Nothing like a busted Amtrak train to bring me face-to-face with the one man Republicans would love — and I mean LOVE — to get into the 2012 race for the Republican presidential nomination. Former governor Jeb Bush (R-Fla.) and his wife Columba were just a few rows behind me. So, of course, I couldn’t resist asking him a question he has heard myriad times. “Is there any possible way your party could convince you to run for president,” I asked? “I don’t think so,” he said. “A lot of people are asking me that, and it’s flattering. But the Magic Eight Ball says, ‘Outlook not so good.’ ”

This comes mere hours before former House speaker Newt Gingrich alerts the world via Twitter, Facebook and Fox News that he will seek the 2012 Republican nomination for president. According to Gallup, he will enter the race with high name recognition and low positive intensity. I’d love to say there’s nowhere to go but up for him, but that wouldn’t be true.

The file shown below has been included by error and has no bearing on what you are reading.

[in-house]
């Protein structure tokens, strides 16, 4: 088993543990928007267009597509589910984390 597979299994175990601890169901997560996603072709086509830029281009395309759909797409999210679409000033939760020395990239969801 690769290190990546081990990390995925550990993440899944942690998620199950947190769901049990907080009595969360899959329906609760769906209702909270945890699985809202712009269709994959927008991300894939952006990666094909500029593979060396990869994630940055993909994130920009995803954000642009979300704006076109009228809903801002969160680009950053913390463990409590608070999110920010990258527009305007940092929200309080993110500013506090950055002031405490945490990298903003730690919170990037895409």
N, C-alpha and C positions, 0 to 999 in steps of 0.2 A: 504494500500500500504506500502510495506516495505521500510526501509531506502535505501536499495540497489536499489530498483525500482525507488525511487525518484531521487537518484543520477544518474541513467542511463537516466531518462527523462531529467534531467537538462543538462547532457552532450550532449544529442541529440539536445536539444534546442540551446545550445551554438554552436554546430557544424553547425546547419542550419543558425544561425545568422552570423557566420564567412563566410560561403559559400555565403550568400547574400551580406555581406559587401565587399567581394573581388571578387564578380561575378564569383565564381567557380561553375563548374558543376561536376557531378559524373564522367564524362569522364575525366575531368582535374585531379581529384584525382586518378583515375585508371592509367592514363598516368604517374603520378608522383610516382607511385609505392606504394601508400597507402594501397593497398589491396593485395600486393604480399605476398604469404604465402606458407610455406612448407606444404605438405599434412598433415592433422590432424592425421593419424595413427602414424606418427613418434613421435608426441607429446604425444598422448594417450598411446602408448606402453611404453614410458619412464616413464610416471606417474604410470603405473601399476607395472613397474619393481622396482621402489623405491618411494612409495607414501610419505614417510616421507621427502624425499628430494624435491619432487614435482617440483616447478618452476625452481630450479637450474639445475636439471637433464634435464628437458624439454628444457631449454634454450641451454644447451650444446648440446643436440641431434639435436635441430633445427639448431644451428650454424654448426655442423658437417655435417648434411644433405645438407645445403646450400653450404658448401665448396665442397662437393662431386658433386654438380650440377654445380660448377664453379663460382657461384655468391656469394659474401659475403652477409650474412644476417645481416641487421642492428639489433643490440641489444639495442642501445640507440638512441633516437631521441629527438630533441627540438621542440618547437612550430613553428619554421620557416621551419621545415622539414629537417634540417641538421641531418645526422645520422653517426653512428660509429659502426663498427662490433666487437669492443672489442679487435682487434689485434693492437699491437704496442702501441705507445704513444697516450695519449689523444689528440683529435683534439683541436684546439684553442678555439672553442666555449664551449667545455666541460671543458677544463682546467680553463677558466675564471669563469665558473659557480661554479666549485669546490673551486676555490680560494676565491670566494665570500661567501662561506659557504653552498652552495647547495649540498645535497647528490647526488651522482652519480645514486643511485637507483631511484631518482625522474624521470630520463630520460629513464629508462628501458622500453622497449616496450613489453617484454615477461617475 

There’s no shortage of people who want to be president. But the field is so lackluster that Republican primary voters even indulged a mad flirtation with Donald Trump (R-Birther). Heck, even Tea Party queen Rep. Michele Bachmann (R-Minn.) thinks she got a shot at the Oval Office. Things are so desperate for the GOP that for first time the Gallup survey finds a majority of Republicans — 52 percent — favor a third party. And as the Magic Eight Ball would tell you, the outlook for the emergence of a third-party (and deep-pocketed) candidate with views and values that appeal to the vast political and ideological middle is not so good.